Symantec described the Hidden Lynx group as a “professional organization” staffed by between 50 and 100 people with a variety of skills needed to breach networks and exfiltrate data. The arsenal of tools included Trojan Naid and Trojan Moudoor, which the gang use to siphon data from infected computers.

Symantec, which sells software and services to protect corporate and consumer computer systems from cyber attacks like the ones mentioned in the report, said Naid was also used by hackers  in Operation Aurora.

The Hidden Lynx hackers “were either responsible for the Aurora attack or were working in conjunction with the Aurora attackers,” O'Murchu said.

You May Like

Myanmar Fighting Poses Dilemma for China

To gain some insight into conflict, VOA’s Steve Herman spoke with Min Zaw Oo, director of ceasefire negotiation and implementation at Myanmar Peace Center More

Australia Concerned Over Islamic State 'Brides'

Canberra believes there are between 30 and 40 Australian women who have taken part in terror attacks or are supporting the Islamic State terror network More

Recreational Marijuana Use Now Legal in Washington, DC

Law allows adults 21 and over to privately possess and smoke 0.05 kilogram of pot, and to grow small amounts of the plant More

Featured Videos

Your JavaScript is turned off or you have an old version of Adobe's Flash Player. Get the latest Flash player.
US Supreme Court Hears Hijab Discrimination Casei
X
Katherine Gypson
February 25, 2015 11:30 PM
The U.S. Supreme Court has heard opening arguments in a workplace religious discrimination case that examines whether a clothing store can refuse to hire a young woman for wearing the headscarf she says is a symbol of her Muslim faith. Katherine Gypson reports from the Supreme Court.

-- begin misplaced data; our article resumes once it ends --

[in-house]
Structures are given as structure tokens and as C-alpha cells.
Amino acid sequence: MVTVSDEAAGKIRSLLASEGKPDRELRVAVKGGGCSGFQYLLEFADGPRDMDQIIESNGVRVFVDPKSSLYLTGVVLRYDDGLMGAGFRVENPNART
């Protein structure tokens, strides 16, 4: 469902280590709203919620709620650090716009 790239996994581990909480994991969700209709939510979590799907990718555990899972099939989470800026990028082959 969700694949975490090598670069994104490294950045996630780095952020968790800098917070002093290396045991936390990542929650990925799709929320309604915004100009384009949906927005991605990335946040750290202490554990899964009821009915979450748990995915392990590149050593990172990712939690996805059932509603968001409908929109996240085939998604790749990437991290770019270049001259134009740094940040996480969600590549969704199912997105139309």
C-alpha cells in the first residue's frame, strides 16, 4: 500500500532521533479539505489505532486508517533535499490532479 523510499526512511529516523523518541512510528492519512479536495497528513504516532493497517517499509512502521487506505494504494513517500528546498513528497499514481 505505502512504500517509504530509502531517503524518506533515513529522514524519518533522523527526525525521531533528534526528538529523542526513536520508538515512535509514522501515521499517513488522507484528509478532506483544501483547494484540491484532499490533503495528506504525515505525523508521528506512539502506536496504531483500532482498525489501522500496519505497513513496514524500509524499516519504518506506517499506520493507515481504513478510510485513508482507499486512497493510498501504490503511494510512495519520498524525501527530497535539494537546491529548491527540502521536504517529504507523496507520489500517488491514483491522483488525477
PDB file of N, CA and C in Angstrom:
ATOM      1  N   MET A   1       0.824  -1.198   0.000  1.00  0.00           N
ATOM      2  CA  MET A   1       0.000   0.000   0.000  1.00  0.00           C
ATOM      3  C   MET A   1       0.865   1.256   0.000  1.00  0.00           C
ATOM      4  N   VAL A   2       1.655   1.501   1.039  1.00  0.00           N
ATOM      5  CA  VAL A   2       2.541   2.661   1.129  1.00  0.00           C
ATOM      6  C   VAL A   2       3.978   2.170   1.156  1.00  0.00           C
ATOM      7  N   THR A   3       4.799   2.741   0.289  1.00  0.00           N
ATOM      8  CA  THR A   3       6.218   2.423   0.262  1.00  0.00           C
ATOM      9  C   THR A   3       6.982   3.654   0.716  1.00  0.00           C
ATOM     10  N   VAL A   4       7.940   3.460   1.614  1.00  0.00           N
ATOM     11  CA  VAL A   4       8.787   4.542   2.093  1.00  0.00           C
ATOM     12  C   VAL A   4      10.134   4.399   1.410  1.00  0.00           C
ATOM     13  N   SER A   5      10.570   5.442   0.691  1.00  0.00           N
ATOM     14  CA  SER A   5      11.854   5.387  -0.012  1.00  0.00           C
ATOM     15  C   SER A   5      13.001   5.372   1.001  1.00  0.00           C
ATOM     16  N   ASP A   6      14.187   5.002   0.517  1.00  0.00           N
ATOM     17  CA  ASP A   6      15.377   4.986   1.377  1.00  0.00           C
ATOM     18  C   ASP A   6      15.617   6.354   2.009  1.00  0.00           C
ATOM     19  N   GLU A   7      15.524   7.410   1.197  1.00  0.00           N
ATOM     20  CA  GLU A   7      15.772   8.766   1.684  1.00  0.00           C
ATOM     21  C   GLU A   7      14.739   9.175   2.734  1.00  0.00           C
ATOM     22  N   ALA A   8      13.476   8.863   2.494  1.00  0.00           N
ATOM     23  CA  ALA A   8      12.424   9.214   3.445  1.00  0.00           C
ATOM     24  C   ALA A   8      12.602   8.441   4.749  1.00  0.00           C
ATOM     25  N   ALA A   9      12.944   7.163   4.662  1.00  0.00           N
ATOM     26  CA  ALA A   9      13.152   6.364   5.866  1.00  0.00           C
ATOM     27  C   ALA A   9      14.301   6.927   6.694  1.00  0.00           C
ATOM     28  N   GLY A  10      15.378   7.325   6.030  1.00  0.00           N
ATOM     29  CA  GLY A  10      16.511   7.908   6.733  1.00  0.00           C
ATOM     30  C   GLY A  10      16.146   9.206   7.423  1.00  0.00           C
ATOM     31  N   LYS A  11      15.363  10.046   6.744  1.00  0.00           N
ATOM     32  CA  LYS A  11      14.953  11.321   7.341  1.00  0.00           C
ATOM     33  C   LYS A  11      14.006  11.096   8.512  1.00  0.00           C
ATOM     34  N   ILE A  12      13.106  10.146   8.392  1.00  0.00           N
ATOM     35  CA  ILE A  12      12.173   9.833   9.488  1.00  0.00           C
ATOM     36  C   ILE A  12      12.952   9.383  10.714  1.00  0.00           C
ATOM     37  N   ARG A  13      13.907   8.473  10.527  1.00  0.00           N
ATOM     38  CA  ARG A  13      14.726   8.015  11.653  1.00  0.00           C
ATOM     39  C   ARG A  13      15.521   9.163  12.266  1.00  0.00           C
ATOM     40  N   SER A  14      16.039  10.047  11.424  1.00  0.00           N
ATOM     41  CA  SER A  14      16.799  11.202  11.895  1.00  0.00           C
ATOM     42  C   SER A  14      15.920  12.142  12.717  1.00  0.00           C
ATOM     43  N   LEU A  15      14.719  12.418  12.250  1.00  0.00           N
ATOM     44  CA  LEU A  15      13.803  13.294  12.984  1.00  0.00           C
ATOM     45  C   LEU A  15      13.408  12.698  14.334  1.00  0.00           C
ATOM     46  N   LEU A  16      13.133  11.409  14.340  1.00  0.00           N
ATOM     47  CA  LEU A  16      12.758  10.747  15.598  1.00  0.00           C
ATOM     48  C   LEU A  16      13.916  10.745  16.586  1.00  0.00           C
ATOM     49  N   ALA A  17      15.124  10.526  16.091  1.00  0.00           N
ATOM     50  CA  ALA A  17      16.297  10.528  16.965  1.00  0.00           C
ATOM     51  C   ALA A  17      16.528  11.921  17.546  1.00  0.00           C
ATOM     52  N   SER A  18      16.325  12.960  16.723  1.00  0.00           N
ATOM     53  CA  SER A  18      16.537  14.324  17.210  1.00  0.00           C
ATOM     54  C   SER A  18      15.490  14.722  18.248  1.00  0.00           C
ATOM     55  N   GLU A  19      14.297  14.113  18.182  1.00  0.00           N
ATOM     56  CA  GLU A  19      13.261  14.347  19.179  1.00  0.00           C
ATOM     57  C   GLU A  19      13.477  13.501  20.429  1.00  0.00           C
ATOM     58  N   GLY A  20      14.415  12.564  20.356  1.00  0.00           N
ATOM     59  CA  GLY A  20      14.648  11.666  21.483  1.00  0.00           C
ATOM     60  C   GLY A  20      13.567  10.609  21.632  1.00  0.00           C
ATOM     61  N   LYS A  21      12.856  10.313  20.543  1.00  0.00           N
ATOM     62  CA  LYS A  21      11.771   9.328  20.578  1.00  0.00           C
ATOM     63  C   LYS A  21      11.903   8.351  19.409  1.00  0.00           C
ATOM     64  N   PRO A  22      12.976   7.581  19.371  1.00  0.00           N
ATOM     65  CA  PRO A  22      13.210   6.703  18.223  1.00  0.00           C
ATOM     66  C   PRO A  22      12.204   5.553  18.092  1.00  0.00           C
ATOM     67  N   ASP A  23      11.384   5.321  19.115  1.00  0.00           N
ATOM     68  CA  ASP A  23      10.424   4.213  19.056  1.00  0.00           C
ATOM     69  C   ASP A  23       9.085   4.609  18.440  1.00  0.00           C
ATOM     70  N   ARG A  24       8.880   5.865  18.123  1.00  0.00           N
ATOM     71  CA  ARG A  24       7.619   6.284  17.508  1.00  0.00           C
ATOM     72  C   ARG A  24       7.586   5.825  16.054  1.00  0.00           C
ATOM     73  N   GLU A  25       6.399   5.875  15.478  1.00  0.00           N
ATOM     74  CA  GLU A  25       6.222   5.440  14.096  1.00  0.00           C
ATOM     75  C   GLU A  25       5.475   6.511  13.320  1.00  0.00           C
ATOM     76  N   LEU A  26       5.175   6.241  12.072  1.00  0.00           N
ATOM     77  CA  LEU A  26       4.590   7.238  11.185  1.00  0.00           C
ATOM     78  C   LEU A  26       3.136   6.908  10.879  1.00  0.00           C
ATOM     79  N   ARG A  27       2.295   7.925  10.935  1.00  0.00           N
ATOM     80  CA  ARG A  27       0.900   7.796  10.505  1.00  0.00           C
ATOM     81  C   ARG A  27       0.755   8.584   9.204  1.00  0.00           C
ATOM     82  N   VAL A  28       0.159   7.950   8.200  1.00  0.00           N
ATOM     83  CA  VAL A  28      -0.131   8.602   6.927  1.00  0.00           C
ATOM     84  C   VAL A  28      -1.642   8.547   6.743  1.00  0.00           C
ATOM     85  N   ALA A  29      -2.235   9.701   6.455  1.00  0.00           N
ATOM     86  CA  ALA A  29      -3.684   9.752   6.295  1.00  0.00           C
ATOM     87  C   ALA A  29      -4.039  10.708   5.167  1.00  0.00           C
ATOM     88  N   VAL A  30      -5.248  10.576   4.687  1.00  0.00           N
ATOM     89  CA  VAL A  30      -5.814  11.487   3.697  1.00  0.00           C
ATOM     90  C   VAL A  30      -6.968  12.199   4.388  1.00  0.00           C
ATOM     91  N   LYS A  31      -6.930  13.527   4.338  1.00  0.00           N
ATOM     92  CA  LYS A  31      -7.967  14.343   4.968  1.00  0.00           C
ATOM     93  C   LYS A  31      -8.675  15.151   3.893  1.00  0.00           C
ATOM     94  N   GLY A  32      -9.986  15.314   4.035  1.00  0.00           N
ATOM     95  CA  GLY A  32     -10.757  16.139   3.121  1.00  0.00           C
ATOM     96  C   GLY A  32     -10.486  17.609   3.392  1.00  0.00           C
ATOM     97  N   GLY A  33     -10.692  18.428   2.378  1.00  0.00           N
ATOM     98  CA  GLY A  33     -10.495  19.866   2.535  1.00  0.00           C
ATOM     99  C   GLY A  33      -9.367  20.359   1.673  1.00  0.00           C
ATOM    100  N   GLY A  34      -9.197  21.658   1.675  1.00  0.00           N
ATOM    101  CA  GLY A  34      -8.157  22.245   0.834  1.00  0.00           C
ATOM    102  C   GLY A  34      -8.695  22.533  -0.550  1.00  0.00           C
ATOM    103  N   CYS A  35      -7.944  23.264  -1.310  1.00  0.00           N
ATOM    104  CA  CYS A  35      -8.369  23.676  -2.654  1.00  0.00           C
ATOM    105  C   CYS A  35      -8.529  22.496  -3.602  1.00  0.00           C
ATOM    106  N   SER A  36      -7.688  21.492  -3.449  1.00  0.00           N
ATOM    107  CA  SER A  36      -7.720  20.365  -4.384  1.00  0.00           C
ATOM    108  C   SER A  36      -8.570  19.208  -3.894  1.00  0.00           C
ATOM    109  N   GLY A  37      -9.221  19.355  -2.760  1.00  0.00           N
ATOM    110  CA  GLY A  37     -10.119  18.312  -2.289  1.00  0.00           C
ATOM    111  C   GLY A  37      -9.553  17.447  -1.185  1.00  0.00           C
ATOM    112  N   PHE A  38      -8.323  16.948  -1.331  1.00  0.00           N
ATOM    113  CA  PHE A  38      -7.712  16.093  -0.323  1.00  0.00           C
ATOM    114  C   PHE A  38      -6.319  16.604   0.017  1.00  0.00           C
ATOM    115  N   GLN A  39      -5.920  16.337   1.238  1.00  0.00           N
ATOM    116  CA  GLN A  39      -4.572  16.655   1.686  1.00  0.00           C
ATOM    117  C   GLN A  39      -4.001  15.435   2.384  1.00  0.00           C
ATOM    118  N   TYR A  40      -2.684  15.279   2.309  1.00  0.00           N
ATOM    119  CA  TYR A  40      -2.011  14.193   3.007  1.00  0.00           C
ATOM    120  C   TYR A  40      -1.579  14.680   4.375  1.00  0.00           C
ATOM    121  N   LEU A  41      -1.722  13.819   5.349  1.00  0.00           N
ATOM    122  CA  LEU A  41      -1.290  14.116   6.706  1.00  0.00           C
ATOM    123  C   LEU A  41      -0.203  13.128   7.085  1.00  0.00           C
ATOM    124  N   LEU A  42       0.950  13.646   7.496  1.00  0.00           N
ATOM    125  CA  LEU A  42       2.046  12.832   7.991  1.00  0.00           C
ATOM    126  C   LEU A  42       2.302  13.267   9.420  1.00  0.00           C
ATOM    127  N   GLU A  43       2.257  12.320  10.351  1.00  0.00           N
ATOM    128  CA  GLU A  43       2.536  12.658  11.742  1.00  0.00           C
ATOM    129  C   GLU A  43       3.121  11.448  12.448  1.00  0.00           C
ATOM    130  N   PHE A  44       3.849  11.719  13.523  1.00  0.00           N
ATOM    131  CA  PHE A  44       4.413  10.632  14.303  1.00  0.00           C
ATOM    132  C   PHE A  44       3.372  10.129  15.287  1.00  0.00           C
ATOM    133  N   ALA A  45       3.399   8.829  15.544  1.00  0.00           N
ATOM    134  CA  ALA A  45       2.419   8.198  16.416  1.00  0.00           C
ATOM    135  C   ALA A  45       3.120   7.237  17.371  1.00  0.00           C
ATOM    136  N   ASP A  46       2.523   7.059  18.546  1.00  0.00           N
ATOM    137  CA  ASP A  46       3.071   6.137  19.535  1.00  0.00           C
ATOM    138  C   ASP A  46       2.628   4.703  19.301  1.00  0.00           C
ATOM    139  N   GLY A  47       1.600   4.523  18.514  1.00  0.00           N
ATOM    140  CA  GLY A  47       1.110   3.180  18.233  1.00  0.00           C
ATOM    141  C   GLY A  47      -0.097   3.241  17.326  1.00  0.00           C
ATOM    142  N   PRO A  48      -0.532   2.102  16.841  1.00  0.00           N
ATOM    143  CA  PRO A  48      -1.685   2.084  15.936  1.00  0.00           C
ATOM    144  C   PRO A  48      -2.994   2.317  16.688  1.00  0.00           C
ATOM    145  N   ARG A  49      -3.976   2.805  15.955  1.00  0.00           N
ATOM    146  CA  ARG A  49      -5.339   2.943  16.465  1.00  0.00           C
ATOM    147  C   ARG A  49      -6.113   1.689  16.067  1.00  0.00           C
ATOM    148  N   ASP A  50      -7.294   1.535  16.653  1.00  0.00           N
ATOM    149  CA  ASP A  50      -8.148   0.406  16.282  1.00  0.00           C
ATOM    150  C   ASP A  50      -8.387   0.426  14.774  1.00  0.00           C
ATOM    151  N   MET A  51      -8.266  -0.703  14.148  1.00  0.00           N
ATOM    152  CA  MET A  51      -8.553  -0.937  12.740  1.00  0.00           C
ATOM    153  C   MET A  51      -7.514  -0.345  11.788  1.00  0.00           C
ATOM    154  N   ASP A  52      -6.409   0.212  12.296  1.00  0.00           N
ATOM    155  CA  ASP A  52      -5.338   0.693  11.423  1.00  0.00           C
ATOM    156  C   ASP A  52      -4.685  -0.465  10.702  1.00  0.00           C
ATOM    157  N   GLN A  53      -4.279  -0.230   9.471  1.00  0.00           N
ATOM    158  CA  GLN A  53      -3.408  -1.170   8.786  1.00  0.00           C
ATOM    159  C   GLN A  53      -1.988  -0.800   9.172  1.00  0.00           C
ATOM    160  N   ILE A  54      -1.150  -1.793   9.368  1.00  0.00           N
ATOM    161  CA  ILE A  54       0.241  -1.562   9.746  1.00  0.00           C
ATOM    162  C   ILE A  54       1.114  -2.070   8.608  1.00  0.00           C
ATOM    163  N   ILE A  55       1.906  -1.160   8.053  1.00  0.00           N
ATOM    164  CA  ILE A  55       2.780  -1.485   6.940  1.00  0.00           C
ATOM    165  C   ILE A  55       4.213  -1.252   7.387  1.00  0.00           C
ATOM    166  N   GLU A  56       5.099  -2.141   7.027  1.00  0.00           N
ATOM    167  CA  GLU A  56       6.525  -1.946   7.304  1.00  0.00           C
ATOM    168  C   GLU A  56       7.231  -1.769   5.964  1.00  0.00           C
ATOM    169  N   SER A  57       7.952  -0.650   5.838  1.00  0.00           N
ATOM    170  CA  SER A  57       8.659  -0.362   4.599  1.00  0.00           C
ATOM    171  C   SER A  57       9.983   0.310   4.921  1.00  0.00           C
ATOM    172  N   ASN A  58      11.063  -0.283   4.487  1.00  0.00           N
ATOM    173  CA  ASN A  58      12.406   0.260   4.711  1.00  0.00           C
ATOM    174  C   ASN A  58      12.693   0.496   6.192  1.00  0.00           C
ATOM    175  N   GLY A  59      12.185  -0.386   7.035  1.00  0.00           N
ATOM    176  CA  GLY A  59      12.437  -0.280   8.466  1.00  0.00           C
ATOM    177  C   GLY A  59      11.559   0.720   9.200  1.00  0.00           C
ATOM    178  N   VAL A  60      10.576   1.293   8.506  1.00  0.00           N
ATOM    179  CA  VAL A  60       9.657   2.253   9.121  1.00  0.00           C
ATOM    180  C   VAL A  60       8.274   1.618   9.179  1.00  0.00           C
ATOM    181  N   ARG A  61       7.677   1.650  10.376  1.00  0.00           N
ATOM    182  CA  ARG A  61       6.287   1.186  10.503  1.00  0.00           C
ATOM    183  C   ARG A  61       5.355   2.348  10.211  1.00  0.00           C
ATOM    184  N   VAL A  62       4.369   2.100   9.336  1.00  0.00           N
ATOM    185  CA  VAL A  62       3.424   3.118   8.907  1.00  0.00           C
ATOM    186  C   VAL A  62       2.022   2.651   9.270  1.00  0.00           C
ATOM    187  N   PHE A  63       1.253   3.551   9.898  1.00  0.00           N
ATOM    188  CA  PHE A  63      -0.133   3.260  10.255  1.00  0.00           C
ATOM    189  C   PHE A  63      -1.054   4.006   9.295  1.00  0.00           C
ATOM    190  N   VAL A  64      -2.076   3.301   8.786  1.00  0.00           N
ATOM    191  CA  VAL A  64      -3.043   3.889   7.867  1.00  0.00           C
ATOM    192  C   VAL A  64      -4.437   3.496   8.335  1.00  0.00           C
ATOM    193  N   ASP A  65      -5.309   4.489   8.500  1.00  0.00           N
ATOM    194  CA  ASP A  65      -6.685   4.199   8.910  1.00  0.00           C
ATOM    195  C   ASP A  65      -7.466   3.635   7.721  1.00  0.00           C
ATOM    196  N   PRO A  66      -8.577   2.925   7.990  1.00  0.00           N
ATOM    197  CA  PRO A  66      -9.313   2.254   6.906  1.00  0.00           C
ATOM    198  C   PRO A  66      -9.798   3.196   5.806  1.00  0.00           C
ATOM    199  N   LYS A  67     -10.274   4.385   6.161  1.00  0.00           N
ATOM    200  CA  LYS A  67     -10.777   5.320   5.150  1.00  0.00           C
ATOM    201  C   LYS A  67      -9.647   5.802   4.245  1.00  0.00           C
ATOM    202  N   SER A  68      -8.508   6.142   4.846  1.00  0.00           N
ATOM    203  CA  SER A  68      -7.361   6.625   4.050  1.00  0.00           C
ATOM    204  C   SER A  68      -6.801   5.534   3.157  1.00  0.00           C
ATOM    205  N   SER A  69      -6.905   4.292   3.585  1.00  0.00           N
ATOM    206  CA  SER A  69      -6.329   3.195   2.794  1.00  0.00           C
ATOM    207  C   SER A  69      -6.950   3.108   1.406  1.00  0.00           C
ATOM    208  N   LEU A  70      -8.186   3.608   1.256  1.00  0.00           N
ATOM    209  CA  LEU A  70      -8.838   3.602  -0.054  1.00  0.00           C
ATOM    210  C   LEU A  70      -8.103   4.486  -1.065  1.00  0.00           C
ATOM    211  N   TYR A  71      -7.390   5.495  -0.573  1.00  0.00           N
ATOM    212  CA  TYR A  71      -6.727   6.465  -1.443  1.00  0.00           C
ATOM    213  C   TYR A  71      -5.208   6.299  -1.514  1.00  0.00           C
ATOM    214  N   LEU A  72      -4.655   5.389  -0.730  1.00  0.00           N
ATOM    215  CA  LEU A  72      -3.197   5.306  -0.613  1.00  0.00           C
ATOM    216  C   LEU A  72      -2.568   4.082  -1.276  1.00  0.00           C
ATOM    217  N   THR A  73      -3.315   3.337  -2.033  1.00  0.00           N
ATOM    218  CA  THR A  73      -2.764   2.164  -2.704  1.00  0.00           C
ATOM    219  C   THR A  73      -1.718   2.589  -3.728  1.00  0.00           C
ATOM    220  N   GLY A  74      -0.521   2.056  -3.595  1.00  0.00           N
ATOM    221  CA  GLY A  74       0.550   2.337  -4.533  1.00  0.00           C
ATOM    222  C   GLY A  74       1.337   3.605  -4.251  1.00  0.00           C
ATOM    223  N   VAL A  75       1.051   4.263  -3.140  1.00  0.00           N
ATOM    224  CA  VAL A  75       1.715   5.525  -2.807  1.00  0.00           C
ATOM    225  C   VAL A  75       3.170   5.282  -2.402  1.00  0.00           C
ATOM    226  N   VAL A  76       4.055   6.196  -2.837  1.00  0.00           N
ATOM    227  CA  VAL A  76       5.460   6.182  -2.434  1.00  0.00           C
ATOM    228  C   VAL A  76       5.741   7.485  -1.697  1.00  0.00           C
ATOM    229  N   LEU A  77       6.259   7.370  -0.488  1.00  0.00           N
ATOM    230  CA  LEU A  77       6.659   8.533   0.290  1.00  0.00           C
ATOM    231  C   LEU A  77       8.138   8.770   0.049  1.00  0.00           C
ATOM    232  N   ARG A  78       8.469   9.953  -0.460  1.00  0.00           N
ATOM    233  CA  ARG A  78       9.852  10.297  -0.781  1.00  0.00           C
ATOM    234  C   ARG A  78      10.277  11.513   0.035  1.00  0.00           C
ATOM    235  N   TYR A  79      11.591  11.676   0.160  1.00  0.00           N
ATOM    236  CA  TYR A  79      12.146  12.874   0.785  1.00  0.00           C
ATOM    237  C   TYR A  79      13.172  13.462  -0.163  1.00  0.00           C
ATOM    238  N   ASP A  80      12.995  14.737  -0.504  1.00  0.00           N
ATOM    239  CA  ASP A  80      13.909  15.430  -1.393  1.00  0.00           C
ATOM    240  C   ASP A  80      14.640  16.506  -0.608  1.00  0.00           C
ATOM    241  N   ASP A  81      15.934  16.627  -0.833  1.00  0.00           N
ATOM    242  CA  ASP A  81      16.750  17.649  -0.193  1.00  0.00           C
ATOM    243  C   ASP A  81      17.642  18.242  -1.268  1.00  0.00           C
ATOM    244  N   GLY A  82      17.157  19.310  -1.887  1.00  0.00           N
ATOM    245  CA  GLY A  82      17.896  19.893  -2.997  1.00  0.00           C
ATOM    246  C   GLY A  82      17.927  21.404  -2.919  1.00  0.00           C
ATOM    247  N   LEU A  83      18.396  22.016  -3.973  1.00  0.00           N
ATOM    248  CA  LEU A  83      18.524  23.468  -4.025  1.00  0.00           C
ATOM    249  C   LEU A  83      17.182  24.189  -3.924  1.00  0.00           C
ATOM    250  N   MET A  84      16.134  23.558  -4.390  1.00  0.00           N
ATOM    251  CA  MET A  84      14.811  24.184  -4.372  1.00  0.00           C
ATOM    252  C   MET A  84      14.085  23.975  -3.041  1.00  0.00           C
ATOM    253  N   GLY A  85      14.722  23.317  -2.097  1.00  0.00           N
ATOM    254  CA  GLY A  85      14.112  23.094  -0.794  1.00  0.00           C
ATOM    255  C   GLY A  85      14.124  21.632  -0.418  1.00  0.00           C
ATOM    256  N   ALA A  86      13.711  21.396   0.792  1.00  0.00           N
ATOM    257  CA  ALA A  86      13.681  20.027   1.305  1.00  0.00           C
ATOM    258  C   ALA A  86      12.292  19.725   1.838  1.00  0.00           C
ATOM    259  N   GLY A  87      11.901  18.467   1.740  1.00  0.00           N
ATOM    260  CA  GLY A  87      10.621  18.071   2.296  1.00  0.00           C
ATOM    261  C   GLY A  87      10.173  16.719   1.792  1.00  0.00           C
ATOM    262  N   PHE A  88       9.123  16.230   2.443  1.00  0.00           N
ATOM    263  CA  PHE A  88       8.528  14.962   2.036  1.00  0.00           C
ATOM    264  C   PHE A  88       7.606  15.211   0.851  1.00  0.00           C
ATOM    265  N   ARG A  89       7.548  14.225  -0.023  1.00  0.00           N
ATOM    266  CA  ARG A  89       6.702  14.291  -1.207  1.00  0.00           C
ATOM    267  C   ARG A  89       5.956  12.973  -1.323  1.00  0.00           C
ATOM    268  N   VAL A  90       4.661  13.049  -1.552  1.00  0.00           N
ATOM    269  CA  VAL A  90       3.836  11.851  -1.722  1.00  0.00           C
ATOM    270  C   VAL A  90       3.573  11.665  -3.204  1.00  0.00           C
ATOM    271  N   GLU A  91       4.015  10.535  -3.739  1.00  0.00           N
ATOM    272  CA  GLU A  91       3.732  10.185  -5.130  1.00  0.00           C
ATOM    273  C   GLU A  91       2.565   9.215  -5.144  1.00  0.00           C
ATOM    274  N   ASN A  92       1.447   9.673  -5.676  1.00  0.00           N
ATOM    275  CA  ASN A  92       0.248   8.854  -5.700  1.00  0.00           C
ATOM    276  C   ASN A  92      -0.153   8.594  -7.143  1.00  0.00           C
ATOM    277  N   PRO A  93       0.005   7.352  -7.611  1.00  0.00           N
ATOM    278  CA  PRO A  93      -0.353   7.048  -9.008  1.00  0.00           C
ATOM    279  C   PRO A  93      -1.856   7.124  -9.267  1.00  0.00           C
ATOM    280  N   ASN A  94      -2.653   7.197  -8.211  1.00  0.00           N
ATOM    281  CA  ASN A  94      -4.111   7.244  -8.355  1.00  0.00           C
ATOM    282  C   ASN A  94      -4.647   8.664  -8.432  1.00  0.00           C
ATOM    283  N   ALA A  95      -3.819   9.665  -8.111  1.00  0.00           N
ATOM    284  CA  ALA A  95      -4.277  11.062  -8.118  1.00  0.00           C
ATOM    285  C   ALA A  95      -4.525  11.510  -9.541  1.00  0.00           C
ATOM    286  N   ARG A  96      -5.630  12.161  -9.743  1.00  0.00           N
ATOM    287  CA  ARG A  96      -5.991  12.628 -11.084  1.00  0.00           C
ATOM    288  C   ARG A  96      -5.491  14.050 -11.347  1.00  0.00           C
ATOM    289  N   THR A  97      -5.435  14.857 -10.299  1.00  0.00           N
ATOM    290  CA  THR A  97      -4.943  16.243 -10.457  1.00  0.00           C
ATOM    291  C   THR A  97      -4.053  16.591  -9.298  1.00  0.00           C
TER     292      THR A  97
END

Video

Video US Supreme Court Hears Hijab Discrimination Case

The U.S. Supreme Court has heard opening arguments in a workplace religious discrimination case that examines whether a clothing store can refuse to hire a young woman for wearing the headscarf she says is a symbol of her Muslim faith. Katherine Gypson reports from the Supreme Court.
Video

Video Falling Gas Prices Hurt Nascent Illinois Hydraulic Fracturing Industry

Falling oil prices are helping consumers purchase cheaper petroleum at the pump. But that’s made hydraulic fracturing or “fracking” less economically viable for the companies in the United States invested in the process. VOA’s Kane Farabaugh reports on one Midwestern town that was hoping to change its fortunes by cashing in on the next big U.S. oil boom.
Video

Video Fighting in Sudan's South Kordofan Fuels Mass Displacement

Heavy fighting in Sudan's South Kordofan state is causing hundreds of thousands to flee into uncertain conditions. Local aid organizations estimate as many as 400,000 civilians have been internally displaced since the conflict began more than three years ago, while another 250,000 have fled across the border to refugee camps in South Sudan. VOA's Adam Bailes reports.